Long-Term Ammo Storage Tips

 

Editor’s note: This article on long-term ammo storage tips is excerpted from the Summer 2013 issue of Living Ready.

Tips for long-term ammo storage

Use these tips for long-term ammo storage to make the most of your investment. Success depends on how well you follow the three watchwords: cool, dry and dark.

Long-Term Ammo Storage Tips: The 3 Watchwords

Modern primers and gun powder, if properly stored, have a nearly infinite shelf life. These items need to be stored with the three watchwords of care; cool, dry and dark.

Long-Term Ammo Storage Tips: Cool

By cool we mean stable temperature in the 50 to 80 degree Fahrenheit range. Extreme high temperature can cause the deterioration of gun powders over long exposure; we’ve seen it time and again, ammo left on the dashboard and heated to extreme temperatures or frozen and re-heated.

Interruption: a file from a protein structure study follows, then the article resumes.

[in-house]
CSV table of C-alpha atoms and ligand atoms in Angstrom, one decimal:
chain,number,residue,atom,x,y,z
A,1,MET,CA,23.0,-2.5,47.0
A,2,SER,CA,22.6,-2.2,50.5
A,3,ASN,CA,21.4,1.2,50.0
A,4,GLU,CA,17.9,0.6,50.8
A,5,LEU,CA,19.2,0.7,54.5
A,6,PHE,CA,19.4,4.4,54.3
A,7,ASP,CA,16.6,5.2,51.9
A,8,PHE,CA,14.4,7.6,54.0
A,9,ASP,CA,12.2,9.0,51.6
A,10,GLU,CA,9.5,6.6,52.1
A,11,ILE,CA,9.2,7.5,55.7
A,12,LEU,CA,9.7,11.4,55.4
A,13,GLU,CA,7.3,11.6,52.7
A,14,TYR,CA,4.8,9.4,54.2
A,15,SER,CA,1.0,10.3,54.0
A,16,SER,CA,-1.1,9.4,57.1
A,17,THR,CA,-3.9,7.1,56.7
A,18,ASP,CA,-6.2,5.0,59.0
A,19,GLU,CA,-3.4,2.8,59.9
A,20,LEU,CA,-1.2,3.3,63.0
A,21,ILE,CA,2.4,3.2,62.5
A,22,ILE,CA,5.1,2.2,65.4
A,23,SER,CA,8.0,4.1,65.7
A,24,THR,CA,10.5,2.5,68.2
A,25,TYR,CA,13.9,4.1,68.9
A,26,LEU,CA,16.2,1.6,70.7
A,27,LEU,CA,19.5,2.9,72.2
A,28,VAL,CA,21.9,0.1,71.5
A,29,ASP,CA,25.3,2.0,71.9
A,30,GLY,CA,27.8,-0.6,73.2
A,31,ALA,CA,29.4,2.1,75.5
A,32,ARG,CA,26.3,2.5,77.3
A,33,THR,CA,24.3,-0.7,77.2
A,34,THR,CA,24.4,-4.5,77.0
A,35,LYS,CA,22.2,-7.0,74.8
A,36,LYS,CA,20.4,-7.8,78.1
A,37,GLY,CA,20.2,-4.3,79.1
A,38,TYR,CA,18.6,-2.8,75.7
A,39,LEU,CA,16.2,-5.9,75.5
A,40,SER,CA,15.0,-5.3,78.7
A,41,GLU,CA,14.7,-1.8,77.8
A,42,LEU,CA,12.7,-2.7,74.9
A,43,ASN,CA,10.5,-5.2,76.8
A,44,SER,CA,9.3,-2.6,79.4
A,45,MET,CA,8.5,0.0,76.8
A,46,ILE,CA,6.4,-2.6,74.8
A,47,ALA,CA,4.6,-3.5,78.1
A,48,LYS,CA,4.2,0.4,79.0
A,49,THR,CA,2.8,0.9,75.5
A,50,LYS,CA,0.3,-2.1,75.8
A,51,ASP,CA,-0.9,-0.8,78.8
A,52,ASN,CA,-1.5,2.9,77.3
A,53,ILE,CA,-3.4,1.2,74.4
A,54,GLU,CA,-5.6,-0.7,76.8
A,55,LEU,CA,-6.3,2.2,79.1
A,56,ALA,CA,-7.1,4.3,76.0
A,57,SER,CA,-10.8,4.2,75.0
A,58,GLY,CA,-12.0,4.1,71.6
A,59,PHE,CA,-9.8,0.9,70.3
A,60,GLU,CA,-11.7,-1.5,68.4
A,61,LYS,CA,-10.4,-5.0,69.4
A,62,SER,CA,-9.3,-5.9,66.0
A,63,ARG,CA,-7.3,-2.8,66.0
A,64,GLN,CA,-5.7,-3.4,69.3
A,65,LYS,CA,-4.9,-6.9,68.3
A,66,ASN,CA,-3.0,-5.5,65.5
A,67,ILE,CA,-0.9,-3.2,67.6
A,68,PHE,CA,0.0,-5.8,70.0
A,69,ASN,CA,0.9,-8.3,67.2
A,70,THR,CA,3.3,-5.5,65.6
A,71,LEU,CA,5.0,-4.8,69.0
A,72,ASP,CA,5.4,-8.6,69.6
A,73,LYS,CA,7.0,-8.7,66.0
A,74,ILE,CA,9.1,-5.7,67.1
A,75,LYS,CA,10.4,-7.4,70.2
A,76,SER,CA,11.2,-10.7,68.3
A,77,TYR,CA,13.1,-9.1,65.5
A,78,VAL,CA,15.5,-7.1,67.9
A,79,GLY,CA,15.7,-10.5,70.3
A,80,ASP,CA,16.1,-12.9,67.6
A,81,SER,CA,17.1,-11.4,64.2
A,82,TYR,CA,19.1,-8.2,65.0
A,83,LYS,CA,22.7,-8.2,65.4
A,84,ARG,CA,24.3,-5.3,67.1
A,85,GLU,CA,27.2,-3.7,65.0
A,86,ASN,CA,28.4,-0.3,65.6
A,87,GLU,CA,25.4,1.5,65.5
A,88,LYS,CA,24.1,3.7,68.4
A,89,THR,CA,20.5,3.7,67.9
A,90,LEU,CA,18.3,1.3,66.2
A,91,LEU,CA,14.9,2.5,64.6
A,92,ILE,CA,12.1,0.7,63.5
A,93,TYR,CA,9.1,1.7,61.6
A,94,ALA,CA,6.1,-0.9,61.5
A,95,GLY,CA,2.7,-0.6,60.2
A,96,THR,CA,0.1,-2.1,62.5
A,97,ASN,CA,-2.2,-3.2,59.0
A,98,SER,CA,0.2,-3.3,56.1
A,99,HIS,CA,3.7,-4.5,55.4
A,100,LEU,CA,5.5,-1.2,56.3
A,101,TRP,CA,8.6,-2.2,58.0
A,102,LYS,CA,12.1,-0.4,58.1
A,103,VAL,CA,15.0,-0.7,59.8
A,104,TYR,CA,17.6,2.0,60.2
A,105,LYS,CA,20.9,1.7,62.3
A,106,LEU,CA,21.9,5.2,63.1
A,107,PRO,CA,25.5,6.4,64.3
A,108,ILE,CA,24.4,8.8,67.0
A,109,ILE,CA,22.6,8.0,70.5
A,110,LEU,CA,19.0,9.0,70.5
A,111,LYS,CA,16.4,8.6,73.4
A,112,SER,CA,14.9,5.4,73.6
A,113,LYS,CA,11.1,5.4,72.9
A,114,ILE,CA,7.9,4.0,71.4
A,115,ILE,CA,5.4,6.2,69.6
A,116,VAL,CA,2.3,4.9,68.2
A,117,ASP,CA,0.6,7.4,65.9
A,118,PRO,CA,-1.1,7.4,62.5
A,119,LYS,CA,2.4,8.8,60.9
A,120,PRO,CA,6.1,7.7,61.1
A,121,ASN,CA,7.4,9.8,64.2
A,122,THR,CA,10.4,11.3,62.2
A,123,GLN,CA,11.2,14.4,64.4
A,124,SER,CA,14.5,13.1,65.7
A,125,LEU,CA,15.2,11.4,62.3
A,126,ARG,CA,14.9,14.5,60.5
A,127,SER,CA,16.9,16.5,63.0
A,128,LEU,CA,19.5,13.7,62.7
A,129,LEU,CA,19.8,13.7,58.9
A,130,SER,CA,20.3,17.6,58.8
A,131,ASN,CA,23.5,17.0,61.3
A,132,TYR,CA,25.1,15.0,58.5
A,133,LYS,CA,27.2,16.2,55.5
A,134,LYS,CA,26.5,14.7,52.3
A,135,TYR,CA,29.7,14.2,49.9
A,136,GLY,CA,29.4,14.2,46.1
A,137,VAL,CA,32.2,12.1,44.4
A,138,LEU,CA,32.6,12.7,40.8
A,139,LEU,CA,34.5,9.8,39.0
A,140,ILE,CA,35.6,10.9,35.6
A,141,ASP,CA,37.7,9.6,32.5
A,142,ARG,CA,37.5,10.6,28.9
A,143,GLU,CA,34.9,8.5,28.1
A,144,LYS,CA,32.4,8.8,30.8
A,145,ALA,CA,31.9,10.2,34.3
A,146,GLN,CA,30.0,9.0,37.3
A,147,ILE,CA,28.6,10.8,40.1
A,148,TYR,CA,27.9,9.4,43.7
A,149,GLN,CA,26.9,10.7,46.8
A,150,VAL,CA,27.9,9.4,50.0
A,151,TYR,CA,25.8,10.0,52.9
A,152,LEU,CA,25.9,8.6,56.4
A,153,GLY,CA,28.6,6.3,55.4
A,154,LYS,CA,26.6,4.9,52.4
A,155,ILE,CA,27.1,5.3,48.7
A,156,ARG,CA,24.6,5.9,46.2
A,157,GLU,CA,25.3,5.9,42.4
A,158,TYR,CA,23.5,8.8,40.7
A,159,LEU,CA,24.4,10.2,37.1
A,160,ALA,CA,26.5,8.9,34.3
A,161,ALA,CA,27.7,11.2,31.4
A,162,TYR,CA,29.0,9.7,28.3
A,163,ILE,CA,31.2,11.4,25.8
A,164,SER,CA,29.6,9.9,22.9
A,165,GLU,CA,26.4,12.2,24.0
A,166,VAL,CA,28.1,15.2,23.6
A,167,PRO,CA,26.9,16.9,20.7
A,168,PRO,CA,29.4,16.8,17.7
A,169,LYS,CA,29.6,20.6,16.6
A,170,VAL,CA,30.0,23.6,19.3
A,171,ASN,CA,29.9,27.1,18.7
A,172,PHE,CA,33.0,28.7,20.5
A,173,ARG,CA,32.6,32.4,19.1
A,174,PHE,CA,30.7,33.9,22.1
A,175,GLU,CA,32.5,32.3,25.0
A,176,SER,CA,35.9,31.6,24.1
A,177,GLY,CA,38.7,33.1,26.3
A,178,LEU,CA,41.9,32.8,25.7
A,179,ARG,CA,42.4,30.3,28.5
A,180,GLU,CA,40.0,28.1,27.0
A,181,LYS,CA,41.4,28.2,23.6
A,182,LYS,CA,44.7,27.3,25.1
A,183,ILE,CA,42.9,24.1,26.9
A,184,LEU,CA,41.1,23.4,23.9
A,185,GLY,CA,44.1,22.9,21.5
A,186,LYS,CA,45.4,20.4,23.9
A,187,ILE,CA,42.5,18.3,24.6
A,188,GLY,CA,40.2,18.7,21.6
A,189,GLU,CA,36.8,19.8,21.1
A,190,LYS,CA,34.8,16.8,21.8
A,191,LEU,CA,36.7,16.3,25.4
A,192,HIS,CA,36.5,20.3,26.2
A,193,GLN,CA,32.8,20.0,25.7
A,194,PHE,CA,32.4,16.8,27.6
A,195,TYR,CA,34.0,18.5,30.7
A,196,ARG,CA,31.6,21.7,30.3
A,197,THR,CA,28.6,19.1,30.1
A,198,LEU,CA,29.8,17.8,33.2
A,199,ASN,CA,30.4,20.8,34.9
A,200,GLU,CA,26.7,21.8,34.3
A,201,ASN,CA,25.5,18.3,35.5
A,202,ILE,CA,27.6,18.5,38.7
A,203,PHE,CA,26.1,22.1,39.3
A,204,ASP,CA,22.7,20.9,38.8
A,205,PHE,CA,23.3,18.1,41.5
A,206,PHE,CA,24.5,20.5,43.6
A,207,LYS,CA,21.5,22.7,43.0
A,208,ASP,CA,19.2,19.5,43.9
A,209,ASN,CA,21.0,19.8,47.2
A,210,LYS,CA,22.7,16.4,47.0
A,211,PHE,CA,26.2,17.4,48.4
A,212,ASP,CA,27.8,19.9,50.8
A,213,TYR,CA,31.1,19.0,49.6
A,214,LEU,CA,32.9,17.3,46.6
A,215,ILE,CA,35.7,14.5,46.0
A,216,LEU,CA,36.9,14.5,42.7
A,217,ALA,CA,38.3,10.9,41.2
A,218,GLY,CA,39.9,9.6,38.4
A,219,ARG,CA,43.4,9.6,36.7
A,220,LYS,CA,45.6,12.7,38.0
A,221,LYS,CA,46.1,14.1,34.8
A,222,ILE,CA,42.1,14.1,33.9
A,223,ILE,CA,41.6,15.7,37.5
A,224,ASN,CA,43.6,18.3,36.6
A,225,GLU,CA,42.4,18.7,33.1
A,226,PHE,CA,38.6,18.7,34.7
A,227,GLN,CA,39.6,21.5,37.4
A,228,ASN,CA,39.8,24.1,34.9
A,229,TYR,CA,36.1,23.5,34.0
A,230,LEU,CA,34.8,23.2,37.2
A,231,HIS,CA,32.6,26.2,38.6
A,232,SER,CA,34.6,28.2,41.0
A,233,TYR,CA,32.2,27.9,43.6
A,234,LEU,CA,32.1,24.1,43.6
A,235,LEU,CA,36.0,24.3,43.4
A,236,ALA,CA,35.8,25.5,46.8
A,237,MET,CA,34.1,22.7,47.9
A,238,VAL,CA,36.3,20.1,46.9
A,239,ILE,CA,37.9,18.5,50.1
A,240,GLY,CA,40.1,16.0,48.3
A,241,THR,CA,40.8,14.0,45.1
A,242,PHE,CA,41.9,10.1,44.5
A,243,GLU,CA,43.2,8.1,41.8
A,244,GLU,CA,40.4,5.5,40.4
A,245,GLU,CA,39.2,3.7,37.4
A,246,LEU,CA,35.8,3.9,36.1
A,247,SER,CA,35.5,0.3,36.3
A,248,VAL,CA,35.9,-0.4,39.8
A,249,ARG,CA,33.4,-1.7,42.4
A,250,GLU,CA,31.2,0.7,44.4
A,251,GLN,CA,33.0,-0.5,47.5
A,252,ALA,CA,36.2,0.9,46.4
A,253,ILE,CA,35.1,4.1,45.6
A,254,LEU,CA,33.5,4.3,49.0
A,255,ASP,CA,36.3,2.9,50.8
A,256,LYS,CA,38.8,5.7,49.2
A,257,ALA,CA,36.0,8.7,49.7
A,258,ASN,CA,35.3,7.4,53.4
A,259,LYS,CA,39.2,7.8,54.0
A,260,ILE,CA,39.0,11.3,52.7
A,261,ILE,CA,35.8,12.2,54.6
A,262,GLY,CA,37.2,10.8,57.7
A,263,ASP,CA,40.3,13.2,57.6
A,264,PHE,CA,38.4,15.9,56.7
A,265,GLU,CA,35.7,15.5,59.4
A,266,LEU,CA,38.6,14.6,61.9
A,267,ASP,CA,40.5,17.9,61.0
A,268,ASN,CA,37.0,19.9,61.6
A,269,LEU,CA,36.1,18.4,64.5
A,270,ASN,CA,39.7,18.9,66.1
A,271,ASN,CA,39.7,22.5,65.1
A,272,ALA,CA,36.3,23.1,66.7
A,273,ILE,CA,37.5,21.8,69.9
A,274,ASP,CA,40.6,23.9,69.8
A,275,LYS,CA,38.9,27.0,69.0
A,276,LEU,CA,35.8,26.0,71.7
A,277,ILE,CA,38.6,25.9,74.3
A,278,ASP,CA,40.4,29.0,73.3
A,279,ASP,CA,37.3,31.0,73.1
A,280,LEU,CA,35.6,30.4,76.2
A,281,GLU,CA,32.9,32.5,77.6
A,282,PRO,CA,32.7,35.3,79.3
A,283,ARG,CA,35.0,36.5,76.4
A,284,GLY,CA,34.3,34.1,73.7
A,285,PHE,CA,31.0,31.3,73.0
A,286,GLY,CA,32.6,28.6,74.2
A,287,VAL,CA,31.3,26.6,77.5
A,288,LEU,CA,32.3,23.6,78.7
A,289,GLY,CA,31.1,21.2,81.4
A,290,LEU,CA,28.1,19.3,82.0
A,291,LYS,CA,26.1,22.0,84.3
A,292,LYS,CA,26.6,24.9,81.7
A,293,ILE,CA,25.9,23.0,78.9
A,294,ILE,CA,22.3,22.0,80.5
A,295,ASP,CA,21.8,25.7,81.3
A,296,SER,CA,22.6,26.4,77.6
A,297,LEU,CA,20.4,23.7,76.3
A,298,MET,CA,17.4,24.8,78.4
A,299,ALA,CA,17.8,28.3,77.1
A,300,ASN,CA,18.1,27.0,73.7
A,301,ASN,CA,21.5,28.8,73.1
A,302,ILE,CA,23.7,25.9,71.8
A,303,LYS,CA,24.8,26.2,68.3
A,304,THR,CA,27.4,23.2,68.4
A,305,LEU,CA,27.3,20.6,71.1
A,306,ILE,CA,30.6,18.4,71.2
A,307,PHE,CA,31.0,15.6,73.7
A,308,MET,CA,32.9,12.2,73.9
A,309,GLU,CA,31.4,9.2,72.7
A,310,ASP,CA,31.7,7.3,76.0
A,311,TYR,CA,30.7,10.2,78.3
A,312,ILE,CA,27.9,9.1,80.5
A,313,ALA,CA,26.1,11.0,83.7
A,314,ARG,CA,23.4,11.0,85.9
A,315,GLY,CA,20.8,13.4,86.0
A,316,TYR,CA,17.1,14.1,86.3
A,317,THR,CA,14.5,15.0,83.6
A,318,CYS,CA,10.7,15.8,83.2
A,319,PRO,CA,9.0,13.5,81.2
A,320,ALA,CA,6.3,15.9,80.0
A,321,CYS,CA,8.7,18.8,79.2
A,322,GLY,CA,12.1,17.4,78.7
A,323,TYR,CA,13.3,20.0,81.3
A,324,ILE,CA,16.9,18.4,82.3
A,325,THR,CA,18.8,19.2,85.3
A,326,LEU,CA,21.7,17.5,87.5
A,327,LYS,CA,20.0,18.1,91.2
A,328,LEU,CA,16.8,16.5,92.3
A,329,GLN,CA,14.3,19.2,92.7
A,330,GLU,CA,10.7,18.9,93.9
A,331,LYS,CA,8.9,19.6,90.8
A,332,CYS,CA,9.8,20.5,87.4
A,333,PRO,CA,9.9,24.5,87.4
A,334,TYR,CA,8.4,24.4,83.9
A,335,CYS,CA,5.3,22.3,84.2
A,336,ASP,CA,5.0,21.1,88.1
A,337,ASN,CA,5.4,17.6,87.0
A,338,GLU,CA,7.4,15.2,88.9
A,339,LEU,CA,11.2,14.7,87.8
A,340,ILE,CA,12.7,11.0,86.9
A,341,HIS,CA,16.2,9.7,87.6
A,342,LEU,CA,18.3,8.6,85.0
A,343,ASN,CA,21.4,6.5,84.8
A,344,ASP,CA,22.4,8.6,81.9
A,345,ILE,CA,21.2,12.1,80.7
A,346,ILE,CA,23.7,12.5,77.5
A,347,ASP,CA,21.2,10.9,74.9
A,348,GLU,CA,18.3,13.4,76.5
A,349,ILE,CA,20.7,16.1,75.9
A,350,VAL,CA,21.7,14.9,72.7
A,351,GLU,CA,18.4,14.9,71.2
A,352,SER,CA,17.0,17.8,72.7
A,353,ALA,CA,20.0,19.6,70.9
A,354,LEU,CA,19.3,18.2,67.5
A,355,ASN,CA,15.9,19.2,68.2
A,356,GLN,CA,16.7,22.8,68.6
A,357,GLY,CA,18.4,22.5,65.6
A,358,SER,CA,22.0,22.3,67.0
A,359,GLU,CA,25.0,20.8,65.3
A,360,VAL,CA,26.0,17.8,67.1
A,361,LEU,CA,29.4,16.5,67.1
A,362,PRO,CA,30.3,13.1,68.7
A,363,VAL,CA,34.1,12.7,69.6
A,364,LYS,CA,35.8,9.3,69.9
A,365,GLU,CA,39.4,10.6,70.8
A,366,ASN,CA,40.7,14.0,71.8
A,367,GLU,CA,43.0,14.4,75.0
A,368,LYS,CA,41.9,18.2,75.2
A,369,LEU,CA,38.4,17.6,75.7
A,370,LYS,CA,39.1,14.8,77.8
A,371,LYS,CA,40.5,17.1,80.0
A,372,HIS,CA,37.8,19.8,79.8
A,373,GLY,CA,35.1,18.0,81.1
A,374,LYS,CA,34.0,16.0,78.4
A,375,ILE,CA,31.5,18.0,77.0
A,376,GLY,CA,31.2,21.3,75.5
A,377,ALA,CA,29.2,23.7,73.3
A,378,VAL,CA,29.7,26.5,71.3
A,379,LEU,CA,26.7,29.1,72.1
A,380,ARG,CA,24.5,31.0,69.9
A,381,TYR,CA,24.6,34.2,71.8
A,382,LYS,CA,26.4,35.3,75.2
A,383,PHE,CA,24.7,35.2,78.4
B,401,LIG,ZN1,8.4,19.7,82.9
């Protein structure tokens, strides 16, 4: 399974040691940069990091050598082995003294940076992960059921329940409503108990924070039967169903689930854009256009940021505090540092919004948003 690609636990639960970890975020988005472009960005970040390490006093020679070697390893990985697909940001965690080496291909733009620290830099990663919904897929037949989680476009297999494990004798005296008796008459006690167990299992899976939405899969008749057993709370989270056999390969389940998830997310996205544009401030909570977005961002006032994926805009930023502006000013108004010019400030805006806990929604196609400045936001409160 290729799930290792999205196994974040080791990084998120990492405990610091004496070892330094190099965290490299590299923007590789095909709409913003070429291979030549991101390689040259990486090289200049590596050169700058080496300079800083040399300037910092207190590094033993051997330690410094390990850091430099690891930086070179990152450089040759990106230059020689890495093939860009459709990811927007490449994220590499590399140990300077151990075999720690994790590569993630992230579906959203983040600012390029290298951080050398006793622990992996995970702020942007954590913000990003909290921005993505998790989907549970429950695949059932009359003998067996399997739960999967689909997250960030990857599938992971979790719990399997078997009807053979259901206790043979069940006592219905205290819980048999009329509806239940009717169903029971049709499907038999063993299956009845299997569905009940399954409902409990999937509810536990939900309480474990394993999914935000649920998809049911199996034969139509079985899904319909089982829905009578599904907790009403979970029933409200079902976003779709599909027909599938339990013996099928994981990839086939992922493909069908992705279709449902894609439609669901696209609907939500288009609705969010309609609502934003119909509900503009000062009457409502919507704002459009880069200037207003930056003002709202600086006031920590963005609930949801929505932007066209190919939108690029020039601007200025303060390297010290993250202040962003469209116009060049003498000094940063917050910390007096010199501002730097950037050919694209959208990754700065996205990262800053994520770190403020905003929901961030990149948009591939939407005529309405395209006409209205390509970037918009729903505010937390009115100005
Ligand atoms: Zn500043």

Long-Term Ammo Storage Tips: Dry

“Keep your powder dry” is a phrase all shooters have heard and comes from the days when flintlock firearms ruled the field; it is just as important today as it was 200 years ago. Temperature swings from very low to high and back again cause condensation within modern brass-cased cartridges and renders ammunition inert. It doesn’t take much moisture to ruin a primer and this is one reason I usually don’t recommend the basement for ammo storage, unless some type of dehumidifier is present to balance the humidity.

Long-Term Ammo Storage Tips: Dark

While the sun is the engine that drives all life it can be the worst enemy of ammunition and gunpowder by virtue of its heating ability. I keep my ammunition in cabinets away from sun exposure for this reason.

For obvious reasons don’t leave your ammo on the dashboard of the truck. If you have a window in your handloading room make sure the sun doesn’t settle on your supply of powder and primers while you’re away.

Long-Term Ammo Storage Tips: Neoprene Seal Rings